Friday, October 26, 2012

Wu Yi Shui Xian Oolong

Undaunted by the rain, we found a covered spot to brew tea in the hills of Wenshan. The cool and moist weather called for a roasted Oolong. Also, since this was going to be the last tea of that outdoors session, I wanted to make it really special.

So, I took some leaves from this Anping jar. This is where I keep my 2011 spring Shui Xian Yan Cha... The thick, glazed walls protect the tea particularly well. This protection from the rain and wind was necessary that day!

Adding some cold water in the silver kettle:
And heat to the water:
The Cha Xi is set up and waiting:

It feels like fall with this Chaxi. The water is boiling already. I make a last minute change: I replace the De Hua dragon cups with 2 old qinghua cups. This will give a more 'out of time' feel to this tea. As a consequence, I need to adapt my brewing method to the tea and teapot.

Ideally, you brew Shui Xian with lots of leaves in a very small teapot (and such a session can last for a very long time). But we didn't have that much time left, the teapot is rather big and I don't want to waste top quality leaves.

So, as I mentioned above, I only used very few leaves. I preheated the teapot and the cup, barely covered the bottom with Shui Xian and filled to teapot roughly 80% with boiling water. 
One characteristic of top grade leaves is that they can brew for a long time and the tea will still taste good. And when they are paired with a top grade zhuni teapot, the tea is really pushed to its limits, because this clay is particularly hot. Even for a light brew, the teapot is capable of expressing the personality of the tea.
So, I poured a first light brew in the cups while the leaves continue to brew with the rest of the leaves inside the teapot. And even with this first cup, the 'mineral', rock feel of this Yan Cha is obvious. It also feels very smooth and natural.

Each new brew becomes darker and more concentrated. But the clean, natural feeling of rocks only gets stronger. There are no bad tastes. On the contrary, the energy is getting more intense and soothing.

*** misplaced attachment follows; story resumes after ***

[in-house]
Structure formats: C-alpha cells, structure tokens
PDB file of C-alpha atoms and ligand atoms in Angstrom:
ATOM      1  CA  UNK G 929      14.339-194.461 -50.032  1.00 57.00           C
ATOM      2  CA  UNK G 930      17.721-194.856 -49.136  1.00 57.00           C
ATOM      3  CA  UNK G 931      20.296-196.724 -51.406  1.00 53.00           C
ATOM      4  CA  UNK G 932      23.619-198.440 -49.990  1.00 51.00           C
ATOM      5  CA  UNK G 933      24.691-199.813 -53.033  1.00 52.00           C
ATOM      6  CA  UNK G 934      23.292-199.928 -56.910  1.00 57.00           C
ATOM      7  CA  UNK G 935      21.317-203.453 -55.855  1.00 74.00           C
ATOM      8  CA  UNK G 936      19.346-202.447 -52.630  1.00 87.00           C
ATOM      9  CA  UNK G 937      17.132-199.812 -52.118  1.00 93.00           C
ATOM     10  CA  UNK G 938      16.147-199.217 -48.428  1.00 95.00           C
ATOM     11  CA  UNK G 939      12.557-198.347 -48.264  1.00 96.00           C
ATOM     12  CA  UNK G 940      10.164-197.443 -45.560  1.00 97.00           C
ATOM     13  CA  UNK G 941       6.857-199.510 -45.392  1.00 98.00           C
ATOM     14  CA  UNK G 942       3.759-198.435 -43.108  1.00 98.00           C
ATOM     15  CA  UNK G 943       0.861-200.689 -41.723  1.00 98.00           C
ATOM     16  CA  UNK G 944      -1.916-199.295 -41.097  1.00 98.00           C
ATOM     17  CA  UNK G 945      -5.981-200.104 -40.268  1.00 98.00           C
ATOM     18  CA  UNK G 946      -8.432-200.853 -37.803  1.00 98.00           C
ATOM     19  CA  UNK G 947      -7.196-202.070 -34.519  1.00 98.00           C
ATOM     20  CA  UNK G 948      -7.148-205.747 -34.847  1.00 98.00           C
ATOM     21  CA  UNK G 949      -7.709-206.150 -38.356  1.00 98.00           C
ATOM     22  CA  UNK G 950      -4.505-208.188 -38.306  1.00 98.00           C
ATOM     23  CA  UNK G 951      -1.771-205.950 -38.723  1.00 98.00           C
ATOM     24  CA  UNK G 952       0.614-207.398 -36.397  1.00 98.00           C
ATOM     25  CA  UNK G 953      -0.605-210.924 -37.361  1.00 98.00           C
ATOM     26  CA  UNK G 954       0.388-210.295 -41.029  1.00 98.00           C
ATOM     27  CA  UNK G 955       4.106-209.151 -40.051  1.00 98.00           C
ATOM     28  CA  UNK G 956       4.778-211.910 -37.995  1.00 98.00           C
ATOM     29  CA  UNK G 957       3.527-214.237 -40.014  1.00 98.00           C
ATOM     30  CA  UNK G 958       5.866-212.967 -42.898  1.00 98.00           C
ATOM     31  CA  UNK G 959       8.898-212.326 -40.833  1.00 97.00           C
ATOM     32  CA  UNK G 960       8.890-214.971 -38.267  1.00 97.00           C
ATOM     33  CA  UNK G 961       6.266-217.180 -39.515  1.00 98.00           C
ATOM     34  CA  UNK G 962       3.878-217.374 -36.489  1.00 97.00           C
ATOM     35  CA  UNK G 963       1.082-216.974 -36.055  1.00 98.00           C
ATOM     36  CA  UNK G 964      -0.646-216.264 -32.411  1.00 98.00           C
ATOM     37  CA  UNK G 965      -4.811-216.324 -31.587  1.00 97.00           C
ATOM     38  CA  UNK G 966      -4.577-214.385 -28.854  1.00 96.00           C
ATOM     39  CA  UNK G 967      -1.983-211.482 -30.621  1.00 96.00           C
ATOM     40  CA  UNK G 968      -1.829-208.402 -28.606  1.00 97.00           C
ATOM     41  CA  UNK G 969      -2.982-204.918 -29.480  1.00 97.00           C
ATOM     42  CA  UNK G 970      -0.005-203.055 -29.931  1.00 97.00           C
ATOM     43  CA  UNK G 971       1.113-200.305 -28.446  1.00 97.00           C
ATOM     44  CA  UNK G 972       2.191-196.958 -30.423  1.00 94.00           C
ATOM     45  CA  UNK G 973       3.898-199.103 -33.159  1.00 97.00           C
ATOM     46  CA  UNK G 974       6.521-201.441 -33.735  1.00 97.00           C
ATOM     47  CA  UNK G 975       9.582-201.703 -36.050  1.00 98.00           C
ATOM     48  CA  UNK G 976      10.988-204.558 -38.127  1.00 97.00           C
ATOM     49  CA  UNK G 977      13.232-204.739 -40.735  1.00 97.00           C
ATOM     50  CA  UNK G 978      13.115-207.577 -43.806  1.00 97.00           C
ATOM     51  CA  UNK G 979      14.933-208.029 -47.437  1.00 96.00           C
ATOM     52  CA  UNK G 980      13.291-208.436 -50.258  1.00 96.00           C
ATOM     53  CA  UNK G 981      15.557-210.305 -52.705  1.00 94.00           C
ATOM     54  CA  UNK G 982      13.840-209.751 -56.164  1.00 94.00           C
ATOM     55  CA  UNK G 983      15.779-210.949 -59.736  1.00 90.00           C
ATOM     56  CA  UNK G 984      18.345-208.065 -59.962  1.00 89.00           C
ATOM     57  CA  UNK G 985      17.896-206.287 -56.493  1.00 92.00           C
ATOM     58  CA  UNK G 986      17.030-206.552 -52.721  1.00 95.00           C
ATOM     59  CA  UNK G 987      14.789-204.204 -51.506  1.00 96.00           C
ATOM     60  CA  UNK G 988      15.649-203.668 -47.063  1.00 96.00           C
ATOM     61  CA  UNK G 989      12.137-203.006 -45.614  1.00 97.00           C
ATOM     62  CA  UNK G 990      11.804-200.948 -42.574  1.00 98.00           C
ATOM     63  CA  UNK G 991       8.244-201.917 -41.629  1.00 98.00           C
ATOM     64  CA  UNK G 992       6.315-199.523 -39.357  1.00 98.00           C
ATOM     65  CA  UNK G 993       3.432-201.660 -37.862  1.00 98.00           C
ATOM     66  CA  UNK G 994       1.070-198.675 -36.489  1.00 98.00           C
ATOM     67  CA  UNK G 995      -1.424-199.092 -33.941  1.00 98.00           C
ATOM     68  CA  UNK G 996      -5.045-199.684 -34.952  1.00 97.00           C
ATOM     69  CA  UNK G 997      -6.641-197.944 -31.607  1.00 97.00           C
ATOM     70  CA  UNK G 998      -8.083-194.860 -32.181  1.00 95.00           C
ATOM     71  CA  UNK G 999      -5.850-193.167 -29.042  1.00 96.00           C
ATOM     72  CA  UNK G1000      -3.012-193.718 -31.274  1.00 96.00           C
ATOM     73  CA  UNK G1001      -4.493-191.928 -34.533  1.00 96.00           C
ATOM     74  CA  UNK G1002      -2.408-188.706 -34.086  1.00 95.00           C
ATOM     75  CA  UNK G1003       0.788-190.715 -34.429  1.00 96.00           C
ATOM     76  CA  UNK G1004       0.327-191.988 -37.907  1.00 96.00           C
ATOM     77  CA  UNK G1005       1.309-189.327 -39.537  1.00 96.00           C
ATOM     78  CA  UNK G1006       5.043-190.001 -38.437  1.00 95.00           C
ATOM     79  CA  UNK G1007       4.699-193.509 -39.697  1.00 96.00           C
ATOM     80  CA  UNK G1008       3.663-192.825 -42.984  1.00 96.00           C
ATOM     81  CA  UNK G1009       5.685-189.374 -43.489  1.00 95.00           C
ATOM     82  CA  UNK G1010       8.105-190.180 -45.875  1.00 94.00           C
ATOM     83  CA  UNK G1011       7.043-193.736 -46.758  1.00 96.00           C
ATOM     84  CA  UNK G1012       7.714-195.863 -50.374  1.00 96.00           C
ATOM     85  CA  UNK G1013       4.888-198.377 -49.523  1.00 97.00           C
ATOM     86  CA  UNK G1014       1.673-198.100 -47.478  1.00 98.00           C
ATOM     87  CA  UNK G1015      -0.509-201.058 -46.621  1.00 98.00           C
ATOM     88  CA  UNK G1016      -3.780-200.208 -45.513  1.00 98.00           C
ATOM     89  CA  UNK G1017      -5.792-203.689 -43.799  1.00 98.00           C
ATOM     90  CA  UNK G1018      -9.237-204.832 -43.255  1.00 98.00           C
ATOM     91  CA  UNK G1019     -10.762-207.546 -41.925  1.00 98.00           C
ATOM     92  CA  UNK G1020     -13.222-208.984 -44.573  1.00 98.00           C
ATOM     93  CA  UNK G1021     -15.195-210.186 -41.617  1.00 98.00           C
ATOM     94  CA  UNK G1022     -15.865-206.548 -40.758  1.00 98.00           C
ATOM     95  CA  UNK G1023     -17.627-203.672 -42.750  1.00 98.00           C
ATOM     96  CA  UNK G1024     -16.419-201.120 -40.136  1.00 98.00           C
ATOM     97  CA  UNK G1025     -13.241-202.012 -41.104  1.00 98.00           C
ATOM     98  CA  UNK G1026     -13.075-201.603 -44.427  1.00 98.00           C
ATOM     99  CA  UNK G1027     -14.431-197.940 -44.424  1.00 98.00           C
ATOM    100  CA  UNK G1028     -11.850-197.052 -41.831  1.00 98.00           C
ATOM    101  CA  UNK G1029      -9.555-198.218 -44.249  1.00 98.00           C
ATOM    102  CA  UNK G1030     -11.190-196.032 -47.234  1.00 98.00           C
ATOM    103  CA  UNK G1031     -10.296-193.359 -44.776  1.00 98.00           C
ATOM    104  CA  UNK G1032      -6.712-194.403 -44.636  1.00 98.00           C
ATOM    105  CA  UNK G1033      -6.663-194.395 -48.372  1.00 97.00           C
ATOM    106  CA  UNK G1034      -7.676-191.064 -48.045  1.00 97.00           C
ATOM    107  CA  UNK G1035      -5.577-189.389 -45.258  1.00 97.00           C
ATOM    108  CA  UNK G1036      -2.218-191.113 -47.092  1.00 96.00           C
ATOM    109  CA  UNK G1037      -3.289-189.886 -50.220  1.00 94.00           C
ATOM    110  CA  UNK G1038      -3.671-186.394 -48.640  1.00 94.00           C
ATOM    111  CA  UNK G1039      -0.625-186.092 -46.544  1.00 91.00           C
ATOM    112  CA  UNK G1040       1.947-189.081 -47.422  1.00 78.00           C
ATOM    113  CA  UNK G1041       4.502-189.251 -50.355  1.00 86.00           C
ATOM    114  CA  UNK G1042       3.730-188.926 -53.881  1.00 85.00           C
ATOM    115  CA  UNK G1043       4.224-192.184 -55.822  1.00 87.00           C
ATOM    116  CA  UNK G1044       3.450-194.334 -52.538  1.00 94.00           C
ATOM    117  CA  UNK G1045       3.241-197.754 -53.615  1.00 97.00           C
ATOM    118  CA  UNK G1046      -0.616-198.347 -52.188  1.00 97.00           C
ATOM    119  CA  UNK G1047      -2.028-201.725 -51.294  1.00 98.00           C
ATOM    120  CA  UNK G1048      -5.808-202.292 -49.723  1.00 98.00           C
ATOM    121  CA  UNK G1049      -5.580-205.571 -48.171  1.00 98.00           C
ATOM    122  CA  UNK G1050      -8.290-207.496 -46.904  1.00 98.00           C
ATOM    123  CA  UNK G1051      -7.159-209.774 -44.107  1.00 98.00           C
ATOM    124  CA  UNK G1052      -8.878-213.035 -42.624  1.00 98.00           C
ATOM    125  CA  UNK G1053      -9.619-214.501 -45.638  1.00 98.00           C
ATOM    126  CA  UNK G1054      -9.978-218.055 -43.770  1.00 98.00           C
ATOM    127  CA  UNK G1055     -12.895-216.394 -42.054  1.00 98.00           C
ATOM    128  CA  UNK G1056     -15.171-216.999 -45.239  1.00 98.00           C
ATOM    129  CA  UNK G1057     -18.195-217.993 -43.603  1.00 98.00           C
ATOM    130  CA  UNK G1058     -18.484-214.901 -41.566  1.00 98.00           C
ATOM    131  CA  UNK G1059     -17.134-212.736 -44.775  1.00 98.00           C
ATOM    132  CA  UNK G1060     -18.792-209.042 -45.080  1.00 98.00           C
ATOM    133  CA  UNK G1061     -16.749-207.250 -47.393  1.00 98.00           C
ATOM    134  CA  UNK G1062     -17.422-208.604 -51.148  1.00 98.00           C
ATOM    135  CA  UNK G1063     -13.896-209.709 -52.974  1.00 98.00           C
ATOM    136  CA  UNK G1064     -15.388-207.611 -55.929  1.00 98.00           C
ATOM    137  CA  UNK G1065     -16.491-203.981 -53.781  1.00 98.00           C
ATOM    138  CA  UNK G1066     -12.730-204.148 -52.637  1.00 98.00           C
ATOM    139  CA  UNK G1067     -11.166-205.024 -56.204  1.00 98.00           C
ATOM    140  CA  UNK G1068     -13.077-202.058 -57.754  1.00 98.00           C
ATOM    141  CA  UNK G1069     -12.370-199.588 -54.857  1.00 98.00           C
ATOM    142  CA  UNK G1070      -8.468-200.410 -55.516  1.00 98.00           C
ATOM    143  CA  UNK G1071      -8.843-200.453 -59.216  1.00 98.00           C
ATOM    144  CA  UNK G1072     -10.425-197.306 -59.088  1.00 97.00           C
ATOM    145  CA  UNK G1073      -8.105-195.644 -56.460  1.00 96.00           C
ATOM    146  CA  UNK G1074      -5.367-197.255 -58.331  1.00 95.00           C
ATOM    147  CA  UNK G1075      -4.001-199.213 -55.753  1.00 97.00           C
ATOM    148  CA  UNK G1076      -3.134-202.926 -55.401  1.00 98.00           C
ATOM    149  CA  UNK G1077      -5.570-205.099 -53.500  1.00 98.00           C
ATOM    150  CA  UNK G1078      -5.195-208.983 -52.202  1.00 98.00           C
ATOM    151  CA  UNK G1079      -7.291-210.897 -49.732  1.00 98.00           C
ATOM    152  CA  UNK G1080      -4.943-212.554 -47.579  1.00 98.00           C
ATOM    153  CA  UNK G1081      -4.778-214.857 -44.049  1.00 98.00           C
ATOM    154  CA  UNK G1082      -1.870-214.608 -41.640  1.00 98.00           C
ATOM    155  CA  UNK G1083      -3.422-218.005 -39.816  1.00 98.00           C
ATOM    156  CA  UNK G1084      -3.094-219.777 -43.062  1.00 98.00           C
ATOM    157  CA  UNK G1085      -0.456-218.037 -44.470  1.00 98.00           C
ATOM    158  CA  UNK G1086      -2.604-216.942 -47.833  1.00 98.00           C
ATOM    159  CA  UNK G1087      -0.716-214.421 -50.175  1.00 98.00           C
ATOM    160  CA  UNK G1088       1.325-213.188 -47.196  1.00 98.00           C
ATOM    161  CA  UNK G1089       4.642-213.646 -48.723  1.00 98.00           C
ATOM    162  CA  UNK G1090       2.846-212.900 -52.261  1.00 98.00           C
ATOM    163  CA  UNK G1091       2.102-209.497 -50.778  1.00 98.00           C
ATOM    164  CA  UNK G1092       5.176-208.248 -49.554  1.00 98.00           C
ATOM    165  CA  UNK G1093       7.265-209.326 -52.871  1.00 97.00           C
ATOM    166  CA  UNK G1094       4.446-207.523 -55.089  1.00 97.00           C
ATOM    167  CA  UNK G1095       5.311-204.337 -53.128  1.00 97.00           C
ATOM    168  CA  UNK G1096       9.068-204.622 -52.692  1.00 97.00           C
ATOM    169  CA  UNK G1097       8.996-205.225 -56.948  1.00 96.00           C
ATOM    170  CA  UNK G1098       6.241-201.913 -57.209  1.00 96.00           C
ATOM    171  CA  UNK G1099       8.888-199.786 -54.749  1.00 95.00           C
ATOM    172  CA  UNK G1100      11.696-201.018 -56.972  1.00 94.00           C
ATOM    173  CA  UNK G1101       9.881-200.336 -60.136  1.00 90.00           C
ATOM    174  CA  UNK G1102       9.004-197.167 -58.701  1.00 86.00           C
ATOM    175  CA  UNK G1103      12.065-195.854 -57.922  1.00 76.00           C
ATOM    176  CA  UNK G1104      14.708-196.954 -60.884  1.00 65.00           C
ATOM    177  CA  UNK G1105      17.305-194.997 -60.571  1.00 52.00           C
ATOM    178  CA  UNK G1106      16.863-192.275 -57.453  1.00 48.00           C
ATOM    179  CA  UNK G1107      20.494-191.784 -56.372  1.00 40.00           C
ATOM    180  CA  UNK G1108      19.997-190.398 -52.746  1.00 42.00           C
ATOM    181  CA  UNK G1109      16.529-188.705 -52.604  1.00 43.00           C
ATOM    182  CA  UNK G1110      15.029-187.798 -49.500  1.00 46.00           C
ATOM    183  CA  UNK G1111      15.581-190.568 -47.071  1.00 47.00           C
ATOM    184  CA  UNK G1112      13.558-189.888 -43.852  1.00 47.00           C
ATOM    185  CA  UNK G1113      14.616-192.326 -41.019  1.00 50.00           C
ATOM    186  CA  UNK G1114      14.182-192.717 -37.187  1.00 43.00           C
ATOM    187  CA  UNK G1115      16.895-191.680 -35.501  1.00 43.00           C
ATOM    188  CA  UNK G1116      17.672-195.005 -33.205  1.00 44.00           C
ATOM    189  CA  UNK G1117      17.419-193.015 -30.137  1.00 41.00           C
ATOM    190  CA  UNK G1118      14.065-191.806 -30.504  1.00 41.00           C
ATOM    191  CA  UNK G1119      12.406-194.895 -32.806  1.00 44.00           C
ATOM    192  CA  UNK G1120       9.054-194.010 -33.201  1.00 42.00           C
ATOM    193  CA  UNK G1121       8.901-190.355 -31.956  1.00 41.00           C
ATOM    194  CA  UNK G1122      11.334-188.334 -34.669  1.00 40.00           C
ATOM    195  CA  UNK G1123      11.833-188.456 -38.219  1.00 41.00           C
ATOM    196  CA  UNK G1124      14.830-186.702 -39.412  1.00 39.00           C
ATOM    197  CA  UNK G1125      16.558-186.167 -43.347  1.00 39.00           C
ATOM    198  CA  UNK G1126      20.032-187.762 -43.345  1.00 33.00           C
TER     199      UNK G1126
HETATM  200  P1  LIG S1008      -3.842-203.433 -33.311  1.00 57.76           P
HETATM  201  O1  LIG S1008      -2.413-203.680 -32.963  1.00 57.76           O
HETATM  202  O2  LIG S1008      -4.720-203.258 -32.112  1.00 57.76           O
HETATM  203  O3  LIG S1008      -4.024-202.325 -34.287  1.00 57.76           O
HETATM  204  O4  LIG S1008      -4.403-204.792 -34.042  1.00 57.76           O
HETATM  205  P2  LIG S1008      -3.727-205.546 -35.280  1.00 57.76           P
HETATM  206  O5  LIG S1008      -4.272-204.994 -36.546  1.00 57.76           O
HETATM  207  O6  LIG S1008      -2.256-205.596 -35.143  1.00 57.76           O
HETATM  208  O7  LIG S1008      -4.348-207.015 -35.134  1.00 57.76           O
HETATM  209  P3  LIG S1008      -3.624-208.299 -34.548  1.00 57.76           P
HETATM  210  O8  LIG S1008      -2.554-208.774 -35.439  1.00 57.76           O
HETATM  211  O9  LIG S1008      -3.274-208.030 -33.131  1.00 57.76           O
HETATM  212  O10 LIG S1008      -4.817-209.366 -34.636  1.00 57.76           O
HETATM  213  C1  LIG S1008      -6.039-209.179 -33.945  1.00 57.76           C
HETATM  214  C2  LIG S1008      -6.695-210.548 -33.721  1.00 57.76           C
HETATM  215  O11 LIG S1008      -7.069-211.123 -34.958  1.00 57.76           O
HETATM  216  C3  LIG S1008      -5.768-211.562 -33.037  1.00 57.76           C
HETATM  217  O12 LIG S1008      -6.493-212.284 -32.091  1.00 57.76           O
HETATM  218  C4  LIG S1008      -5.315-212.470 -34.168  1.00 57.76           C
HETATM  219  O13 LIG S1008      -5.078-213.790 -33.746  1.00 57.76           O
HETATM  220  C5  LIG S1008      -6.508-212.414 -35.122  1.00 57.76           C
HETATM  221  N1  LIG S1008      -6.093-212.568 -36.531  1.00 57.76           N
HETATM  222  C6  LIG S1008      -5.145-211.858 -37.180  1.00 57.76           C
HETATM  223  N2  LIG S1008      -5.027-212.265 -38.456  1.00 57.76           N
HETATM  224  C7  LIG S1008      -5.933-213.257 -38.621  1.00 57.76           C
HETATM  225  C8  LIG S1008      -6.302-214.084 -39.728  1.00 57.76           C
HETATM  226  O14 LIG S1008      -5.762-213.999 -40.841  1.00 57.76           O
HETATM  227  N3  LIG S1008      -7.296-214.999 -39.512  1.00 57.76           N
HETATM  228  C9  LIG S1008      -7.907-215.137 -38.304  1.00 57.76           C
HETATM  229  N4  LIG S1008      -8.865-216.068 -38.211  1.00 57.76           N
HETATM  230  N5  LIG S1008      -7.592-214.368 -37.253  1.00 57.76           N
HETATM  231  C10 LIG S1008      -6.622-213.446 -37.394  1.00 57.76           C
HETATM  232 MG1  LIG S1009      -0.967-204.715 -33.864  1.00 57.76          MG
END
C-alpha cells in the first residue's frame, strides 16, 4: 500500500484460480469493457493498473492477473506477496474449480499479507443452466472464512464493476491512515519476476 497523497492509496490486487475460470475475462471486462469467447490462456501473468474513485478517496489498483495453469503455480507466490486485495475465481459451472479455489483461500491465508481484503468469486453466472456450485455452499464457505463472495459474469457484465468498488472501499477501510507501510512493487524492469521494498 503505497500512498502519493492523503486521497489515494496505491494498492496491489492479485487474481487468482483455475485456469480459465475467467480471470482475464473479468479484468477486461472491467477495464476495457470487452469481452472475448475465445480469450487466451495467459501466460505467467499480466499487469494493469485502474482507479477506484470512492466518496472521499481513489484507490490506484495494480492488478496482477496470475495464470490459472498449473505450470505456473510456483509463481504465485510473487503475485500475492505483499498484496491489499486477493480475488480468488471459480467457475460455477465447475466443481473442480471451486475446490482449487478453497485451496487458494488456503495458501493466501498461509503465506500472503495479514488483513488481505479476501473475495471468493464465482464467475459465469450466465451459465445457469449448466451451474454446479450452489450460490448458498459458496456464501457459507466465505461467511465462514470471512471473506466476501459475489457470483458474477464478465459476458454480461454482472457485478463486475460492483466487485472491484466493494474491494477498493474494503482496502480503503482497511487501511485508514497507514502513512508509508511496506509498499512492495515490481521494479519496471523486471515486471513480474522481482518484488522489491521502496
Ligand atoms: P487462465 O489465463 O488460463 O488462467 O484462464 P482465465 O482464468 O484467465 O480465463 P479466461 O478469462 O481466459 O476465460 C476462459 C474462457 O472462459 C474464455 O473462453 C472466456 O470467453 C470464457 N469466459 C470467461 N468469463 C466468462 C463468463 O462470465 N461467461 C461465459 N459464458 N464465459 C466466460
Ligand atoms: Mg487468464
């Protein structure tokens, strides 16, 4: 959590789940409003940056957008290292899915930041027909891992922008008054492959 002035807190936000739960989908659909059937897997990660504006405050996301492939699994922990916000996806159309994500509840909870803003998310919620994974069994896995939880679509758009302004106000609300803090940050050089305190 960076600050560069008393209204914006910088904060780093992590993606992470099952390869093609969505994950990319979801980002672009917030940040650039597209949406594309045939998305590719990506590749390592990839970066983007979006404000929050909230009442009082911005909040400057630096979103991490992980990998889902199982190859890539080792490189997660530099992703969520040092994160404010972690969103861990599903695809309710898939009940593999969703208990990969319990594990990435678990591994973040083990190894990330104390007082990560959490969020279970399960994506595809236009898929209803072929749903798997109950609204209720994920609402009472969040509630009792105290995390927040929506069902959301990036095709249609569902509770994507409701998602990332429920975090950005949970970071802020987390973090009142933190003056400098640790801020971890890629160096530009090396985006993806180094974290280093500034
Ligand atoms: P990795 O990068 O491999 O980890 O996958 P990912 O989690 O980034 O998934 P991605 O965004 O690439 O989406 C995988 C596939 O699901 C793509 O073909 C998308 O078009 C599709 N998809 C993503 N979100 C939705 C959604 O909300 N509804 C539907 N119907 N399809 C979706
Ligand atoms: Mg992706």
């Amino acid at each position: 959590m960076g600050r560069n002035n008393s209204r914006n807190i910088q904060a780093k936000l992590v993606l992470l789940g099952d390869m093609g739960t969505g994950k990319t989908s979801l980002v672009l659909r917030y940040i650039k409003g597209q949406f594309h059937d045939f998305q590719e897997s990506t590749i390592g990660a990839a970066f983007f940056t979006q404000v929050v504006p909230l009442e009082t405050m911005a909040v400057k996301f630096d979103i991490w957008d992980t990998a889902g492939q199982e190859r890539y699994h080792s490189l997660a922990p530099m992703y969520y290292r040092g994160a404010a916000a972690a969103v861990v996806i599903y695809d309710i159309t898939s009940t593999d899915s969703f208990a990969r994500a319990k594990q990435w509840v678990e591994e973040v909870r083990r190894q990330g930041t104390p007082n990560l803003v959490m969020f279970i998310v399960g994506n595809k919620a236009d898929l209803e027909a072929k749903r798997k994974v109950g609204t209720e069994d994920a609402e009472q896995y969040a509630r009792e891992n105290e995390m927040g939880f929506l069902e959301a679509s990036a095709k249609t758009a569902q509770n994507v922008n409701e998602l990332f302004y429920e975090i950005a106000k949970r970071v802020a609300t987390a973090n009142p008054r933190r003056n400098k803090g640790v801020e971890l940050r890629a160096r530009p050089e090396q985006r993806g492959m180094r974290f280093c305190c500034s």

The rain continued, but it didn't matter.
A small cup had brought pure tea joy.
A joy worth sharing with a tea friend.


Steph said...

That sense of longing - sometimes called wabi - is at its peak in October, says my Japanese tea instructor. That comes through in your writing here.

Hobbie (Jose) said...

do you put straight boiling water? not when the water starts to boil, I forgot what the tech word is fish eyes?

TeaMasters said...

Thanks for sharing this info, Steph.

The technical word is crab eyes! Fish eyes would be too big already. This is the theory. Then, in practice, you trust your senses (sound of the water and the amount of steam) to determine the boiling degree of the water. You don't open the cover to check. And, with a good fire, the water rarely overboils. And if it does, you add some cold water to freshen it up.

Lukas said...

I really like the idea to boil water with a stove with charcoal. Is it really safe to use it inside of a building too?

TeaMasters said...

If you take some basic precautions, it's very safe:
- don't use it something easily flamable.
- keep some airflow in the room (an open window)
- never leave the fire unattended.

Lukas said...


thank you for explaining! I think that I'll try it. Not any time soon, but in the long run.